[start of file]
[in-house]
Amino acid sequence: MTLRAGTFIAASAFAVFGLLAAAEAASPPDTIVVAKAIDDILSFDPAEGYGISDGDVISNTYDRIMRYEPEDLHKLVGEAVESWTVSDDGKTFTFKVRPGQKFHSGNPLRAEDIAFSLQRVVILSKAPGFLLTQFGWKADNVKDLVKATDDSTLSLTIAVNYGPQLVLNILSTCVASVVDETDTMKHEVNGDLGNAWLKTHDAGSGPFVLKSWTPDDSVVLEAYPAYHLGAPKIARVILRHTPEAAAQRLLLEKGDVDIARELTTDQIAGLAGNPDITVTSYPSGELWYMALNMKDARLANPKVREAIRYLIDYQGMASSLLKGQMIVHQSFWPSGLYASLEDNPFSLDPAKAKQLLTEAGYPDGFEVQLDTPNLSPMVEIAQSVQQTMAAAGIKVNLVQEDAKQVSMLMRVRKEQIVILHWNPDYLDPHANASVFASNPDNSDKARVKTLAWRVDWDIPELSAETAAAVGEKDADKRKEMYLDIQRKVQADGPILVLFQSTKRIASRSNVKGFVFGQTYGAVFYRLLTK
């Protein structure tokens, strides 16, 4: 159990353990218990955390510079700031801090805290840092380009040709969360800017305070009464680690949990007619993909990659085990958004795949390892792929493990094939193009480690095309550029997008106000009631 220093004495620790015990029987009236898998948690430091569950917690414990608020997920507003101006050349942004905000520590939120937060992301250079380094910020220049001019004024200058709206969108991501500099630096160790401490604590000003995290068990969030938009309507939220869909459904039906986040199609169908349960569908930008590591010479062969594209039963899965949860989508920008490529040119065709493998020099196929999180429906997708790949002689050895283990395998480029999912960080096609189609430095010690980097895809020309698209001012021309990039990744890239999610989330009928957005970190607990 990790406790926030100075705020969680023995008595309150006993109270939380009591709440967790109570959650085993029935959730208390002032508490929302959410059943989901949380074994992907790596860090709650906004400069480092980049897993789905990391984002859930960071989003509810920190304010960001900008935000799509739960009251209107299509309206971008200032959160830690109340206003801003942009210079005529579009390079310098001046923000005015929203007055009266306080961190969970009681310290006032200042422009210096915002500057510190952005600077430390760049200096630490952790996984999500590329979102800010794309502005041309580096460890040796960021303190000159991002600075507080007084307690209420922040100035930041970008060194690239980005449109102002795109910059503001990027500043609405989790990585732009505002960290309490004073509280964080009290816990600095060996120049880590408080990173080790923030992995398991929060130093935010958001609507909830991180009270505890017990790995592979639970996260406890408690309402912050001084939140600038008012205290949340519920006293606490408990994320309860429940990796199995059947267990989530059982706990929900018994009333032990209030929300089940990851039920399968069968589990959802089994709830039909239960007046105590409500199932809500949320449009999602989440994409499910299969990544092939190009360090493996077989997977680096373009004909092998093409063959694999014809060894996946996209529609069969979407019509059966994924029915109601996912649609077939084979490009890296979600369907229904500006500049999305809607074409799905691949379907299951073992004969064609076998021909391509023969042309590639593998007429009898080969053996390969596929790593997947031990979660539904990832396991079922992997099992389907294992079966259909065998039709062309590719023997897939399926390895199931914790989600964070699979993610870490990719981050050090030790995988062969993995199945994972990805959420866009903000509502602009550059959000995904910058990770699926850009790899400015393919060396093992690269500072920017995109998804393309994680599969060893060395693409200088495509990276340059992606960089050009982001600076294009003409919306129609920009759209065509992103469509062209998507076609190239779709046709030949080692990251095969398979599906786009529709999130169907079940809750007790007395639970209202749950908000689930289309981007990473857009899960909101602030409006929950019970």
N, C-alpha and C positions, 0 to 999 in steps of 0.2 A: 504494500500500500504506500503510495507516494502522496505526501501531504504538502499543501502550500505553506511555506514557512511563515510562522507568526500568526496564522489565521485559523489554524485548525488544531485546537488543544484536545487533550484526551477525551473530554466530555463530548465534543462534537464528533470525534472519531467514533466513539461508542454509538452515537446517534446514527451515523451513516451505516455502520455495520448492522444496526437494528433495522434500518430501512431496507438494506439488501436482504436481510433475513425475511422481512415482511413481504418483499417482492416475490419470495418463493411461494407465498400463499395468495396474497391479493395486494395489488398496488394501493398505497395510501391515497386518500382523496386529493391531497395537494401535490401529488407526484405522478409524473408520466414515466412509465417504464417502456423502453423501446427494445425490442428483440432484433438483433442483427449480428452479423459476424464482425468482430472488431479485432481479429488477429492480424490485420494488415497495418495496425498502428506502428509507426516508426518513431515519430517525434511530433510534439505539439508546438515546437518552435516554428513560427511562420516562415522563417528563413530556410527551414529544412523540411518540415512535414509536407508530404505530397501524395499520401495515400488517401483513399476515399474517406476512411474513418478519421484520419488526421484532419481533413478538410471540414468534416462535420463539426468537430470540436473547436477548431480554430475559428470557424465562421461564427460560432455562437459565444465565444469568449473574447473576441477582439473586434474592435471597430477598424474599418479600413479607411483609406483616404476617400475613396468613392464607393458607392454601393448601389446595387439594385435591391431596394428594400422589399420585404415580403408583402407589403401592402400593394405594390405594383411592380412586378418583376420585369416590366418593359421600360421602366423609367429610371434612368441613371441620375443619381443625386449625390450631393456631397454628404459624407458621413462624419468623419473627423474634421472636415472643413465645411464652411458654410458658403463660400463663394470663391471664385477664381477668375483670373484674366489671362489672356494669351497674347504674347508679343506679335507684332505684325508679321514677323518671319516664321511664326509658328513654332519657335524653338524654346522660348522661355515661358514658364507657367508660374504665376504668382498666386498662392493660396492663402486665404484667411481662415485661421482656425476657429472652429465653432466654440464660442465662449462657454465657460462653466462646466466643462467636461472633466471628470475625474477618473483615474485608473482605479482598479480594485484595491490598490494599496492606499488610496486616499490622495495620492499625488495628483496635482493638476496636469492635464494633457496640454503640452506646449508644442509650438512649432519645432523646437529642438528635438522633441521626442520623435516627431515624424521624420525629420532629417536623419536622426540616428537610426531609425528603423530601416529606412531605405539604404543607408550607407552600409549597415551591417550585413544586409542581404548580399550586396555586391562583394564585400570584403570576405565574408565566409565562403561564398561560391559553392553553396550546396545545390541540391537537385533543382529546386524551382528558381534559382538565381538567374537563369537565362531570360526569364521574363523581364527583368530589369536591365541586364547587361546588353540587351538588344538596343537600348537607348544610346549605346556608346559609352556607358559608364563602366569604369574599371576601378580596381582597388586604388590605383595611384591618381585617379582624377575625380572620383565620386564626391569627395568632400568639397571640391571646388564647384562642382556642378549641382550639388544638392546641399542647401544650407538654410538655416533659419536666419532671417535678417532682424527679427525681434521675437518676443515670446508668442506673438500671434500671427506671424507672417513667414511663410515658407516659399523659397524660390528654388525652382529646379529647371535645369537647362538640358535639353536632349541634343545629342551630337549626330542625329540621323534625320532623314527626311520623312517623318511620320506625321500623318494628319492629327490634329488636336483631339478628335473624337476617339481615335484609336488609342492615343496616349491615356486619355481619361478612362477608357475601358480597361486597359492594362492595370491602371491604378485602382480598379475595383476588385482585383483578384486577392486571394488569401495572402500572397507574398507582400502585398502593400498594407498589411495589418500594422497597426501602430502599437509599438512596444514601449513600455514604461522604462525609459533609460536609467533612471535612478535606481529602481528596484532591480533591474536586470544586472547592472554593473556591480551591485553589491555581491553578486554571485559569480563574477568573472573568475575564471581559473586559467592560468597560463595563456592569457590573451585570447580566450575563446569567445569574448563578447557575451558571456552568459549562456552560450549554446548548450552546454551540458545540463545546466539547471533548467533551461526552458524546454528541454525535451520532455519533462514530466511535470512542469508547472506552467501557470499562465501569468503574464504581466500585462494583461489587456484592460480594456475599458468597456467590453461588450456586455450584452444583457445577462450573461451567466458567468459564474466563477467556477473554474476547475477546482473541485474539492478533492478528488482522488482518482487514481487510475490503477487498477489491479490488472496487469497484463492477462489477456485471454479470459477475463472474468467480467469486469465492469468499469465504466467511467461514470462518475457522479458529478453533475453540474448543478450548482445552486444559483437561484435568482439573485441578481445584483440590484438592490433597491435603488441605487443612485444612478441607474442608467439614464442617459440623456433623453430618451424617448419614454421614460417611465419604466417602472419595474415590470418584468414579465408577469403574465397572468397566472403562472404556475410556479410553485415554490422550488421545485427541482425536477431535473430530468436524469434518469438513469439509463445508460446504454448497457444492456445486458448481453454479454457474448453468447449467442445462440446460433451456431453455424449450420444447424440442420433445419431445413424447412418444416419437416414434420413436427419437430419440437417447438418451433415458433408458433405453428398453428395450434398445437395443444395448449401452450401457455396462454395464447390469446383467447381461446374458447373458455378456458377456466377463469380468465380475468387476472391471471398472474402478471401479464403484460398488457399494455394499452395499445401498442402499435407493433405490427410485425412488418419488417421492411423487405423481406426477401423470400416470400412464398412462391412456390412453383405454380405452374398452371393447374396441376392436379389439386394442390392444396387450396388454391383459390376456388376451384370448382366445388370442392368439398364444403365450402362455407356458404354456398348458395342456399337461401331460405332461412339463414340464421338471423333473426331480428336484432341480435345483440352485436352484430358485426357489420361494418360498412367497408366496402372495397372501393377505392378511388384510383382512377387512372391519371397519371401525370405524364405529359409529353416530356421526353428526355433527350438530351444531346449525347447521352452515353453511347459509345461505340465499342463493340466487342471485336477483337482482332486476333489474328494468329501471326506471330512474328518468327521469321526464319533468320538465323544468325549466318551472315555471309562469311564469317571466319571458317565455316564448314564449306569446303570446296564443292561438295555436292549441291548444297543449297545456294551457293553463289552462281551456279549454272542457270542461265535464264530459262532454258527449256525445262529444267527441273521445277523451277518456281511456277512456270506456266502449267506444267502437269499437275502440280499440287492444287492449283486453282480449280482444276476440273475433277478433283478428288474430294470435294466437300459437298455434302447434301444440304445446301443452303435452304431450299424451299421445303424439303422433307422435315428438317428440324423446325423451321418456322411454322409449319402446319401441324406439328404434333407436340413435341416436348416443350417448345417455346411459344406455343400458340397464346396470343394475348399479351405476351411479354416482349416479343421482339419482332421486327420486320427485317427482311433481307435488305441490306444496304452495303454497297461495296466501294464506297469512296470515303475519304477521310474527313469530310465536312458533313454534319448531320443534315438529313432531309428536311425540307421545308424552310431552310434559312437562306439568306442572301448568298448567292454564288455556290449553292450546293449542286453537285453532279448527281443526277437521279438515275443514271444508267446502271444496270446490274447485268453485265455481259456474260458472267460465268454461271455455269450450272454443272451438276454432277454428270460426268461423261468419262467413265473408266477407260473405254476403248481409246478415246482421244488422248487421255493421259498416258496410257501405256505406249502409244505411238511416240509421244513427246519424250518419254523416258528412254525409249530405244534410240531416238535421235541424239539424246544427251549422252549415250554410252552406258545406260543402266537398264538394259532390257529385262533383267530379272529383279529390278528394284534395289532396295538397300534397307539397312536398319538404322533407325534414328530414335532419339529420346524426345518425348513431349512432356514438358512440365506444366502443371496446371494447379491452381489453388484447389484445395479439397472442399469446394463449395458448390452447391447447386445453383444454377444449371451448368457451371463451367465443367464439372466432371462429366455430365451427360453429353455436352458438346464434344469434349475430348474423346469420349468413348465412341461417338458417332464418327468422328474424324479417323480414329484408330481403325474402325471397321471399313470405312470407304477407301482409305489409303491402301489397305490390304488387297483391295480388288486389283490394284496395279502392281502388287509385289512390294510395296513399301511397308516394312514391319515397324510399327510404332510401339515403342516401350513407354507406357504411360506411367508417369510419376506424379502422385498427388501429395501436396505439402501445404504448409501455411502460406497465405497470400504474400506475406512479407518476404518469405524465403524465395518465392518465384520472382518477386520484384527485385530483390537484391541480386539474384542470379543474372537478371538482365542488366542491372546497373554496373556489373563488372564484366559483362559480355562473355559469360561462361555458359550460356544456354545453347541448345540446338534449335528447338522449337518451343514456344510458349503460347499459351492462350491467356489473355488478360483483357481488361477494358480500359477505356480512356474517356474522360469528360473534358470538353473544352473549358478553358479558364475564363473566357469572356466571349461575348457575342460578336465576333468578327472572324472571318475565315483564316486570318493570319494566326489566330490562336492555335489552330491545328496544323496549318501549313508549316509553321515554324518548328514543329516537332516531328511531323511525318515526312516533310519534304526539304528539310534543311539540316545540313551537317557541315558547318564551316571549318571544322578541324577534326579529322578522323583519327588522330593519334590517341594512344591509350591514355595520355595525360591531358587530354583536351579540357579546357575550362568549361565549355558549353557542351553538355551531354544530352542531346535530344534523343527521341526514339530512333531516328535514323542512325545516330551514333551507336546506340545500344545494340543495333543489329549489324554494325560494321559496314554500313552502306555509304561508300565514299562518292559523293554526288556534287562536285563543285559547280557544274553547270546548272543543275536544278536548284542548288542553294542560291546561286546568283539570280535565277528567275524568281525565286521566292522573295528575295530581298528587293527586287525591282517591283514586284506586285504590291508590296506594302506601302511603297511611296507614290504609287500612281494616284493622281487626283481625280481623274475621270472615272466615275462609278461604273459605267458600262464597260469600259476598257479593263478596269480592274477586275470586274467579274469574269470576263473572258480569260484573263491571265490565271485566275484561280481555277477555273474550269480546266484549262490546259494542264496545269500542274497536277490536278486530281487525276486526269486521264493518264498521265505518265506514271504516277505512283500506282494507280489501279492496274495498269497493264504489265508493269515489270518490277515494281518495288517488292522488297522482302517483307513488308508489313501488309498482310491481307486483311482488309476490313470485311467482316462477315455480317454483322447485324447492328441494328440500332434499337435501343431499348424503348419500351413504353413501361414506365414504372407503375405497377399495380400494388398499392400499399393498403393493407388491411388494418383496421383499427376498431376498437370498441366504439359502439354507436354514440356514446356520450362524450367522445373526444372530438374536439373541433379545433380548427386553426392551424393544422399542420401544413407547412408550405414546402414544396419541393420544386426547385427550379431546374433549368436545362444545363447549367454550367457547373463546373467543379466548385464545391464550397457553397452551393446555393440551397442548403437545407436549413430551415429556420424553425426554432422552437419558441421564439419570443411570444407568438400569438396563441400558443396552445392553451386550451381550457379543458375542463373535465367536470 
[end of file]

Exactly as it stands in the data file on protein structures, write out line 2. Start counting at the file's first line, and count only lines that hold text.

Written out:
Amino acid sequence: MTLRAGTFIAASAFAVFGLLAAAEAASPPDTIVVAKAIDDILSFDPAEGYGISDGDVISNTYDRIMRYEPEDLHKLVGEAVESWTVSDDGKTFTFKVRPGQKFHSGNPLRAEDIAFSLQRVVILSKAPGFLLTQFGWKADNVKDLVKATDDSTLSLTIAVNYGPQLVLNILSTCVASVVDETDTMKHEVNGDLGNAWLKTHDAGSGPFVLKSWTPDDSVVLEAYPAYHLGAPKIARVILRHTPEAAAQRLLLEKGDVDIARELTTDQIAGLAGNPDITVTSYPSGELWYMALNMKDARLANPKVREAIRYLIDYQGMASSLLKGQMIVHQSFWPSGLYASLEDNPFSLDPAKAKQLLTEAGYPDGFEVQLDTPNLSPMVEIAQSVQQTMAAAGIKVNLVQEDAKQVSMLMRVRKEQIVILHWNPDYLDPHANASVFASNPDNSDKARVKTLAWRVDWDIPELSAETAAAVGEKDADKRKEMYLDIQRKVQADGPILVLFQSTKRIASRSNVKGFVFGQTYGAVFYRLLTK